US The 5th Army and other Allied forces broke through two German defensive lines (the Volturno and Barbara lines) in October and November 1943. After a heavy winter and the challenges faced by the Allies, Rome fell on June 4, 1944.
In May 1944, the Western Allies were ready to deliver their biggest blow of the war, the long-delayed, cross-Channel invasion of northern France, code-named Overlord. General Dwight D. Eisenhower was the supreme commander of the operation, which ultimately involved a coordinated effort of 12 nations.
The D-Day invasion of Normandy on 6 June 1944 was a massive undertaking involving approximately 6,939 Allied ships, 11,590 aircraft and 156,000 troops.
The military term "D-day" refers to the day when a combat operation is to begin, and "H-hour" is the exact time the operation is to begin. This concept allows military strategists to plan an operation in advance, even when the exact date and time of action are still unknown.
D-Day, however, would be associated with the invasion of Normandy, one of the largest and most famous amphibious campaigns in the history of the war. As D-Day fades further away in the mirror of history, photos remain with us, almost a no-compromise for that extraordinary, remarkable event.
Members of the French Resistance are photographed in the middle of a fight against German troops during the liberation of Paris. We see a man in provisional army uniform on the left and a young man on the right.
Then, most surprisingly, we see a woman in shorts, with a patterned top and a military cap in the center. The picture of this young female fighter will become a symbol of women's participation in the resistance.
Her name was Simone Segouin, also known as her Nominee de Guerre Nicole Minette. She was 18 years old when this photo was taken. The girl had killed two Germans fighting in Paris two days earlier and also assisted in the capture of 25 German prisoners of war during the fall of Chartres.
In 1944, at the height of the Nazi occupation of France, she joined the François-Tierres et Partisans (Free-shooters and Partisans, or FTP) – a fighting coalition made up of militant communists and French nationalists.
On August 25, French general Philippe Leclerc triumphantly entered the liberated French capital. Pockets of German dogma remained, but Paris was free from German control. Two days earlier, a French armored division had begun advancing on the capital.
Members of the Resistance, now called the Interior French Legion, proceeded to free all French civilian prisoners in Paris. The Germans were still counterattacking, setting fire to the Grand Palace, which the Resistance had taken over, and killing small groups of Resistance fighters as they encountered them in the city.
On 24 August, another French armored division entered Paris from the south, receiving an influx of gratitude from French citizens, who took to the streets to greet their heroes—but still, the Germans pushed through from behind the barricades. The French continued to fire at fighters, often capturing civilians. in firing.
More than 500 resistance fighters as well as 127 civilians died in the struggle for Paris. Once the city was liberated from German rule, French allies were often executed without trial when captured.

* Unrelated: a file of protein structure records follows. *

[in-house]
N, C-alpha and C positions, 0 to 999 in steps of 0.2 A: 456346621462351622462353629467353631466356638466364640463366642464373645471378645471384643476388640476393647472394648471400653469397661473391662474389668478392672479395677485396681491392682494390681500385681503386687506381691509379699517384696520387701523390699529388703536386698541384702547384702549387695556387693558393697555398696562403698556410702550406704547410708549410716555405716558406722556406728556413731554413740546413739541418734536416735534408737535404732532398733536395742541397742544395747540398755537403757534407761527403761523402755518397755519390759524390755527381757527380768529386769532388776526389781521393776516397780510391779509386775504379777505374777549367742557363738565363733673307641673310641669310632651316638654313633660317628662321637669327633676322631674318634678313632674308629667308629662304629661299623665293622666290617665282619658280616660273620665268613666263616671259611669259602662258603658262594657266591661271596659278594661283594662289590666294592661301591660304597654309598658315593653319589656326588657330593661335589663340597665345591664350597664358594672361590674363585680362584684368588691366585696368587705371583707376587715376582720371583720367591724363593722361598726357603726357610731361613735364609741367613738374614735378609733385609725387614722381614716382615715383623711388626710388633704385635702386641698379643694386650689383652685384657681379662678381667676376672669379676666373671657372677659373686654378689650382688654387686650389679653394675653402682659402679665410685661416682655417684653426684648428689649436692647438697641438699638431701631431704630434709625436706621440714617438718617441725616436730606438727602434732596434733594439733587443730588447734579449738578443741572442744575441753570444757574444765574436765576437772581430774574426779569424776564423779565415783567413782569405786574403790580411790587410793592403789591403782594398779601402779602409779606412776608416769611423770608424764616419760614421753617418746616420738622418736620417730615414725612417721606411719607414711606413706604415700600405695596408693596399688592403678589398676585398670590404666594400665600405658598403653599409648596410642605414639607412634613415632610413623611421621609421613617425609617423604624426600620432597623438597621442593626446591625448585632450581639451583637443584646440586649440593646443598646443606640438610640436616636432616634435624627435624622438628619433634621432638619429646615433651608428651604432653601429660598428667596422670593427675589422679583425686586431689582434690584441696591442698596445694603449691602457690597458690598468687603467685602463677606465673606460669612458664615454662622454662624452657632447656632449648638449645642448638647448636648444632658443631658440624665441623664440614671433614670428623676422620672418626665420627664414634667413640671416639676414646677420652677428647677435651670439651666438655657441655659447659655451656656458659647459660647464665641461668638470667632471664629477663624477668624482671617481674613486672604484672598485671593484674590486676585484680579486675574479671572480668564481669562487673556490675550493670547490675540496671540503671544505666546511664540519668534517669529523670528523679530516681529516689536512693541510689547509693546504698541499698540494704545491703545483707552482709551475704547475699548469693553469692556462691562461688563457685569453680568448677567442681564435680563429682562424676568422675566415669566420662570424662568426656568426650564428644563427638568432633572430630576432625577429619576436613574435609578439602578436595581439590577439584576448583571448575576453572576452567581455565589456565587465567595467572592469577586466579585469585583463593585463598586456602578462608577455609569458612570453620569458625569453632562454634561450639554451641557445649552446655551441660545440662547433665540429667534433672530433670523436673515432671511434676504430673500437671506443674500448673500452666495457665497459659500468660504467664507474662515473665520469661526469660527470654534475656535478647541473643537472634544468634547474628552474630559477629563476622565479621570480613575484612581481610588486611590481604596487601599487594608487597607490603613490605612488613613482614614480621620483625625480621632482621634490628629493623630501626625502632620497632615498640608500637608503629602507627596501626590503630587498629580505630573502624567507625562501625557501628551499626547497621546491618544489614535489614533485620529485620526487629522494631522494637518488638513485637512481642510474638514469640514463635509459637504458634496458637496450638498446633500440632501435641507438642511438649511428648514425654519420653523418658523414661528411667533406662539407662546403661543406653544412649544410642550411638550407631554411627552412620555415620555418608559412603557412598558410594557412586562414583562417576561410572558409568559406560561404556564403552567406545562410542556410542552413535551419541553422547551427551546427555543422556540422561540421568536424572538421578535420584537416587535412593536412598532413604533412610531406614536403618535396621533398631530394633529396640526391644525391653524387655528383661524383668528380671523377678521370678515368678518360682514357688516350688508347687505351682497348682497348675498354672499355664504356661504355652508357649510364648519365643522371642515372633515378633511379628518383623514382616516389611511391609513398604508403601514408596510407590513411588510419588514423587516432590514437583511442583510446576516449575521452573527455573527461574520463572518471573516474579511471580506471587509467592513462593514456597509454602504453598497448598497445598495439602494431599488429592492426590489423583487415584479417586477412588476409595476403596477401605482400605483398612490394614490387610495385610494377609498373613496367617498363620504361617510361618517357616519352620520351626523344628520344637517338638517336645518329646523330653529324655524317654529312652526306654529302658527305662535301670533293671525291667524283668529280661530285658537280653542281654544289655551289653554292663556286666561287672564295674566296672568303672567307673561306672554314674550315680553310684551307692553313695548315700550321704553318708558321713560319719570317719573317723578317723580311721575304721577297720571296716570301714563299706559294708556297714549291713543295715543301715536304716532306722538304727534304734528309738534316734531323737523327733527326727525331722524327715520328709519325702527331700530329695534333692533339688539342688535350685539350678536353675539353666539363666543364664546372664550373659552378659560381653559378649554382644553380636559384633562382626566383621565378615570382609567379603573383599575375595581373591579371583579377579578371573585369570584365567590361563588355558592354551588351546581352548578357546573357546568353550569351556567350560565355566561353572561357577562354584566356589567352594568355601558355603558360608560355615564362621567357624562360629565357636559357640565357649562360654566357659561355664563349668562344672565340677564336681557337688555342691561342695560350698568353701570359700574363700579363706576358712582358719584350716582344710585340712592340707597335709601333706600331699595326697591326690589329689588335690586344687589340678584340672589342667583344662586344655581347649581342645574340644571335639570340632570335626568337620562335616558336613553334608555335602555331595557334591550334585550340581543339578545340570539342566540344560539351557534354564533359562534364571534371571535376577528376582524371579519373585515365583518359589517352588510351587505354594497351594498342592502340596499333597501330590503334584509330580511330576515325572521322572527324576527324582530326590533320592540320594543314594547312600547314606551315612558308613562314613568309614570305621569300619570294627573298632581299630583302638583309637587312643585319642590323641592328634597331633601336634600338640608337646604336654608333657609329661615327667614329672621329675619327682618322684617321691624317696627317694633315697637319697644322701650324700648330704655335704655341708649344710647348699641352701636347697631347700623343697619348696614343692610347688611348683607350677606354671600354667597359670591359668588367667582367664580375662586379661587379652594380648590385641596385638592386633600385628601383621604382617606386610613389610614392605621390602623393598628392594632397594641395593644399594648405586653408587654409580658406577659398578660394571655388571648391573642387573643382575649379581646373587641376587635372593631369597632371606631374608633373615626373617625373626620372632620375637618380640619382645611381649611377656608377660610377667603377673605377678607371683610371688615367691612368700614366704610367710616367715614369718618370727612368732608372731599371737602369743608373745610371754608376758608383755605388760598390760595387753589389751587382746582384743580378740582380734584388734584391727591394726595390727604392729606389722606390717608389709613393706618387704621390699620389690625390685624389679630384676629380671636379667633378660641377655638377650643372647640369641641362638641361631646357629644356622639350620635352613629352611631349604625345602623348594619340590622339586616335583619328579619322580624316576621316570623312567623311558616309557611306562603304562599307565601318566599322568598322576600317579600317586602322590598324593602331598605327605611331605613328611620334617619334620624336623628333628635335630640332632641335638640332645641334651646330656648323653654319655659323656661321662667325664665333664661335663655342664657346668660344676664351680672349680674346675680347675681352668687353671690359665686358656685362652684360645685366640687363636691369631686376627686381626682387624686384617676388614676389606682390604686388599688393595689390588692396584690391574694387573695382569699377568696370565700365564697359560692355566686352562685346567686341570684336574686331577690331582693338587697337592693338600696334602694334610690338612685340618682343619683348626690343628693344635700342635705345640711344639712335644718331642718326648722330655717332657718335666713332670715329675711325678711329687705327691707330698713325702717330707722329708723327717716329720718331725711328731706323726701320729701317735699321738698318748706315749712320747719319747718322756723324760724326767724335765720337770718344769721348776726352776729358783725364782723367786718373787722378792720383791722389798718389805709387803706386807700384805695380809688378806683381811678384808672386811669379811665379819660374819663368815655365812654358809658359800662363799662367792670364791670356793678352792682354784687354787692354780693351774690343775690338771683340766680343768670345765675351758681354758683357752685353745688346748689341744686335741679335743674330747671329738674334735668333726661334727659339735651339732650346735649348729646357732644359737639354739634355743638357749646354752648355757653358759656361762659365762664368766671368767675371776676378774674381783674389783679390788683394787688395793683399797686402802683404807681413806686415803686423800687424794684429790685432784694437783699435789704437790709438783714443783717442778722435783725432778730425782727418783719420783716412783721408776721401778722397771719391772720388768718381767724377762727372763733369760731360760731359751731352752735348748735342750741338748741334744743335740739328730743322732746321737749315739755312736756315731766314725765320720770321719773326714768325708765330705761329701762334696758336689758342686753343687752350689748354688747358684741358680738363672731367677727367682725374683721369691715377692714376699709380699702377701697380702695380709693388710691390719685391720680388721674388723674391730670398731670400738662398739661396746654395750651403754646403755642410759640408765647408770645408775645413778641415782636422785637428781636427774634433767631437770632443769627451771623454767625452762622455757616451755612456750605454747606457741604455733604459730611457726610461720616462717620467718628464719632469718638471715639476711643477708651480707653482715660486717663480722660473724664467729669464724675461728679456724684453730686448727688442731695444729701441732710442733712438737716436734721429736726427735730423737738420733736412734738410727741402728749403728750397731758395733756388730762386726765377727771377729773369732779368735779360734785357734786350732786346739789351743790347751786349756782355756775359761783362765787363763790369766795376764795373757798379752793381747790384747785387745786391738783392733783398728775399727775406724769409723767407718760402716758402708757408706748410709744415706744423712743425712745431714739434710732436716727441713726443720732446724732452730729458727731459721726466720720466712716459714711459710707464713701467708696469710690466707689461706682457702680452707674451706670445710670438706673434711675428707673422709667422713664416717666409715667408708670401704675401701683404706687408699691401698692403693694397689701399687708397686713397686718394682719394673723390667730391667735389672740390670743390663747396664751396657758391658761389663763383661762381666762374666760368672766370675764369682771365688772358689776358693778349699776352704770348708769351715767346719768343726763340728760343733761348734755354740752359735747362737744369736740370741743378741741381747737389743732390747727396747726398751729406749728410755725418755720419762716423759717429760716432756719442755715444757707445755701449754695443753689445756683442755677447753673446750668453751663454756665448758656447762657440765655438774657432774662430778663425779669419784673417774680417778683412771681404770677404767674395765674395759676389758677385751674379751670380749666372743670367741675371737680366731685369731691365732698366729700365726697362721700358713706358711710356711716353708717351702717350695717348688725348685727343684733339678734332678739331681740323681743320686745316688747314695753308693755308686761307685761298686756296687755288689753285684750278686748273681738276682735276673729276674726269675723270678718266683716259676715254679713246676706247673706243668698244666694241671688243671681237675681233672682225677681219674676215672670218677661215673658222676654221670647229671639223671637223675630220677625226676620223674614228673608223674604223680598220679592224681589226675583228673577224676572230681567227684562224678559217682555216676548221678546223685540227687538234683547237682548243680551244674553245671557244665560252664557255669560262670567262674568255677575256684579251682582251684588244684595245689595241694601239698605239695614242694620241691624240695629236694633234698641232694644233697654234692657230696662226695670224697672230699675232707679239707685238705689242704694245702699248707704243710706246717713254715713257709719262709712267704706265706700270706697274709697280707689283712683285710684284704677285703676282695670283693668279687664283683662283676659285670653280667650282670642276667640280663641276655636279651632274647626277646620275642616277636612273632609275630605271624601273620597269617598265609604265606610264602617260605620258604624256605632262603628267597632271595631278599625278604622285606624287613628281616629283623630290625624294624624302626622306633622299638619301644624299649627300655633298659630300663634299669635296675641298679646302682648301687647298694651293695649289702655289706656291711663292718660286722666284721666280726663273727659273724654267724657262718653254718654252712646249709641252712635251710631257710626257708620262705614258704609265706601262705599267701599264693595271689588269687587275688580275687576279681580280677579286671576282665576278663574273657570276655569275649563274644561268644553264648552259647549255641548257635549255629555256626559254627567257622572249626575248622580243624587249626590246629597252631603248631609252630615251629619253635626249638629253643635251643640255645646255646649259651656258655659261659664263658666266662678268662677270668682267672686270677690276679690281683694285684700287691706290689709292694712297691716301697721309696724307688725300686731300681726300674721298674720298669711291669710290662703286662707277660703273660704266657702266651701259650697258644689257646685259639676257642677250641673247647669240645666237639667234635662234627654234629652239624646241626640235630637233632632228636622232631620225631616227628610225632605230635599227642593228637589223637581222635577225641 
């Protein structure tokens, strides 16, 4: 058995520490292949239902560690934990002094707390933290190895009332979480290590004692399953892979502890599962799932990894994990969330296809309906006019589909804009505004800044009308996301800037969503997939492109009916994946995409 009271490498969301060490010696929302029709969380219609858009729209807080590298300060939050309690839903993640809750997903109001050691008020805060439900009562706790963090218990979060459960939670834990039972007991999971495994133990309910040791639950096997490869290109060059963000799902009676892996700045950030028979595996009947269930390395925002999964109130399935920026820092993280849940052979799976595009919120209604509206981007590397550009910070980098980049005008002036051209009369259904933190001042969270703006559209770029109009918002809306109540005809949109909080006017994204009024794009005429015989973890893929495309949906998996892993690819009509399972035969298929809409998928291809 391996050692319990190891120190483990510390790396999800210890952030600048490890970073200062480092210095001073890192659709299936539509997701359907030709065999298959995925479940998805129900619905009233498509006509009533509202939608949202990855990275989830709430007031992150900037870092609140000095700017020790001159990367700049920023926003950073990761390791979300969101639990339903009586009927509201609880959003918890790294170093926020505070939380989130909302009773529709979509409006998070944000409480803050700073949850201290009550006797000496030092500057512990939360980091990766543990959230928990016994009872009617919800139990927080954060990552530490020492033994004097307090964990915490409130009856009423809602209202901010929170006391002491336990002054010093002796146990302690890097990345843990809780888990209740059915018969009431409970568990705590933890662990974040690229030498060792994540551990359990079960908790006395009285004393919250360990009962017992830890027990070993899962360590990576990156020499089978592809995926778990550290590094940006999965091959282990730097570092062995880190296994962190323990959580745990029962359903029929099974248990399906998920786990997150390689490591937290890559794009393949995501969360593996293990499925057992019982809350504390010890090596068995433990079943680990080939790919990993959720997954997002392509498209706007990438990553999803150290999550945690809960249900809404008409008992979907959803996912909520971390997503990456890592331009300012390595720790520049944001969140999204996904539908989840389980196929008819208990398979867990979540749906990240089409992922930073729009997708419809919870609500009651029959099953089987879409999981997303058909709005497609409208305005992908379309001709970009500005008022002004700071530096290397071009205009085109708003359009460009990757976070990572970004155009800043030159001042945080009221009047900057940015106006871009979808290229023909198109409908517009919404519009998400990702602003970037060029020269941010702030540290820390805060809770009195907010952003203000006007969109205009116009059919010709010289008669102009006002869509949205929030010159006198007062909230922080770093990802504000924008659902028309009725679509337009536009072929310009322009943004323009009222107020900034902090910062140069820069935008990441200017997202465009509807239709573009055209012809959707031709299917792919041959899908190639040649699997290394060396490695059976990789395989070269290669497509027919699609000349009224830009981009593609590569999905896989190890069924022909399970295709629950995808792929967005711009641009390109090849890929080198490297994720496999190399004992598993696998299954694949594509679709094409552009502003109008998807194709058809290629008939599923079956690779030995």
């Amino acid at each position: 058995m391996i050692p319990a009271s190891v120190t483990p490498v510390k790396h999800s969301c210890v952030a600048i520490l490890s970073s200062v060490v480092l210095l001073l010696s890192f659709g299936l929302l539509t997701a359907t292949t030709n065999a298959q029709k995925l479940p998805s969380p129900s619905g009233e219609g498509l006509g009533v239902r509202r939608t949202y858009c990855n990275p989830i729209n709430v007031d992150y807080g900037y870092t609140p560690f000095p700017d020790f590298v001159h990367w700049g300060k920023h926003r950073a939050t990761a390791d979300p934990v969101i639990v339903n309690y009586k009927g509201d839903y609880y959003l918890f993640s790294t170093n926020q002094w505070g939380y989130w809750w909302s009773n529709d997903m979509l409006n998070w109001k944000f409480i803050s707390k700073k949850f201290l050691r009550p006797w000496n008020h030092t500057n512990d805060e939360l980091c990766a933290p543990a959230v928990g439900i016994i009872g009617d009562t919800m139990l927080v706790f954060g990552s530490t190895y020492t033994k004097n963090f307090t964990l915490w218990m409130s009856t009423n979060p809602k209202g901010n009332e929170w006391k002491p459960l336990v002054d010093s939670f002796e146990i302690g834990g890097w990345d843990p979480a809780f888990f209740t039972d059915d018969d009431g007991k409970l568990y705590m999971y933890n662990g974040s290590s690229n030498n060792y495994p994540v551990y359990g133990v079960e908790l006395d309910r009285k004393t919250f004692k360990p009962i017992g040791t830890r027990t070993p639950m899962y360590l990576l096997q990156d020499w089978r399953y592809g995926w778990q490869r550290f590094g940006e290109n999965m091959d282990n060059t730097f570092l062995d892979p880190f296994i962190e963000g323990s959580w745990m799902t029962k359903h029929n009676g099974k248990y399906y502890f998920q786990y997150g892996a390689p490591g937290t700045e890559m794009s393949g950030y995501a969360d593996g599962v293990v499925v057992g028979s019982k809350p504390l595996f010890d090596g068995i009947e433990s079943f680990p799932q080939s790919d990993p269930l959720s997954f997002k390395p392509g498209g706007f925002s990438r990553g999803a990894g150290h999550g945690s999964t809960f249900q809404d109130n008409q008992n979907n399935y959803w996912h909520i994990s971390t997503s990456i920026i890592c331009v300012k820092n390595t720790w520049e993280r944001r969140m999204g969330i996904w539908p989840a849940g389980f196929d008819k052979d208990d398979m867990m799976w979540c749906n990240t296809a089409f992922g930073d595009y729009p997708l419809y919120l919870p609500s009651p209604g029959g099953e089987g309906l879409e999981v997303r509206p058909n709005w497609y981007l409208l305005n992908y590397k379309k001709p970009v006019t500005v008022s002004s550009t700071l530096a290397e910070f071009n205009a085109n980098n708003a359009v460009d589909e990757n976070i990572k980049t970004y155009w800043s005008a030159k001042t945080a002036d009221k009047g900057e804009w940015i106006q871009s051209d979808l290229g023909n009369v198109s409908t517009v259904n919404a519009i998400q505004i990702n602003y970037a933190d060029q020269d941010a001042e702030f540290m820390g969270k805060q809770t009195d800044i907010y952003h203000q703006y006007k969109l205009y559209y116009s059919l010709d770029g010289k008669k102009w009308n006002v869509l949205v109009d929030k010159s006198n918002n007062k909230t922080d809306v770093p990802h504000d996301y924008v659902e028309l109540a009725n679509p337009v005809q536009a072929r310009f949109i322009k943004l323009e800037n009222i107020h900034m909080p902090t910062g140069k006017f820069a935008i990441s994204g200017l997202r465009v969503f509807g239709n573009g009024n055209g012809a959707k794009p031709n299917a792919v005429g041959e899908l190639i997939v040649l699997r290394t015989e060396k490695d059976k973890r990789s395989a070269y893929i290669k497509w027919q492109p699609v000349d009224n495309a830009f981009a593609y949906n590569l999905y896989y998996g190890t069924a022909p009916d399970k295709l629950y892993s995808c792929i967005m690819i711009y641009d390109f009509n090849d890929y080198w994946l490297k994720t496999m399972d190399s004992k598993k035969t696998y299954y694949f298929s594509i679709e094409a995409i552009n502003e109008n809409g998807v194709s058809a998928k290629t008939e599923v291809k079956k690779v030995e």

Although Paris was liberated, heavy fighting was still going on in the rest of France. Large parts of the country were still captured after the successful Operation Dragoon in southern France, which stretched from 15 August to 14 September 1944 in the south-west region of the Vosges Mountains. Fighting continued in Alsace and Lorraine in eastern France. From 1944 to early 1945.
Paris in the 19th century was as infamous for its pungent odor as it was for revolutionary riots. The streets were full of rubbish and horse dung, and anyone who was caught short in the open simply relieved themselves of where they stood.
To remedy this, the city's prefect Rambuteau ordered the construction of public urinals – phallic-looking structures with inbuilt plumbing that allow Paris' male population to urinate with relative dignity.
A simple cylindrical shape, made of masonry, open to the side of the road, and with an elaborately decorated cap on the other side, they were popularly known as 'colones rambuteau' ('Rambuteau column').
To protect his name from being associated with urinals, Rambuteau suggested the name 'Vespasianus', a reference to the first-century Roman emperor Titus Flavius Vespasianus, who taxed urine collected from public toilets for use in tanning. It is the term by which street urinals were known in the French-speaking world, not 'pisoire', a French-sounding term used in other countries.
As you can see from some of the photos, this solution didn't provide an enormous amount of privacy, but since the male's torso area was covered, it protected other Parisians from accidentally seeing someone's private parts. Plus, once the urine started to hold it helped clear the streets of dirt caused by stale urine.
The photograph shows a freed Russian prisoner pointing an identifying and accusing finger at a Nazi guard who was particularly cruel to prisoners at the Buchenwald camp. There is something really fascinating about this picture. That's all we can see of the prisoner's gesture here, but that finger means a lot.
Days, perhaps even hours earlier, that prisoner was too afraid to cross paths or even make eye contact with this man. Now he is putting an accusatory finger pointing a gun at the back of the man's head, and the defeated look on his face is acutely aware of this.
That medal on the guard's chest resembles a World War I Imperial Wound Badge, meaning that this guard fought for the German Imperial Army during the Great War. The badge is the black version (representing the third square, iron) and was given once or twice to people injured by hostile action (including air raids), or frostbite in the line of duty.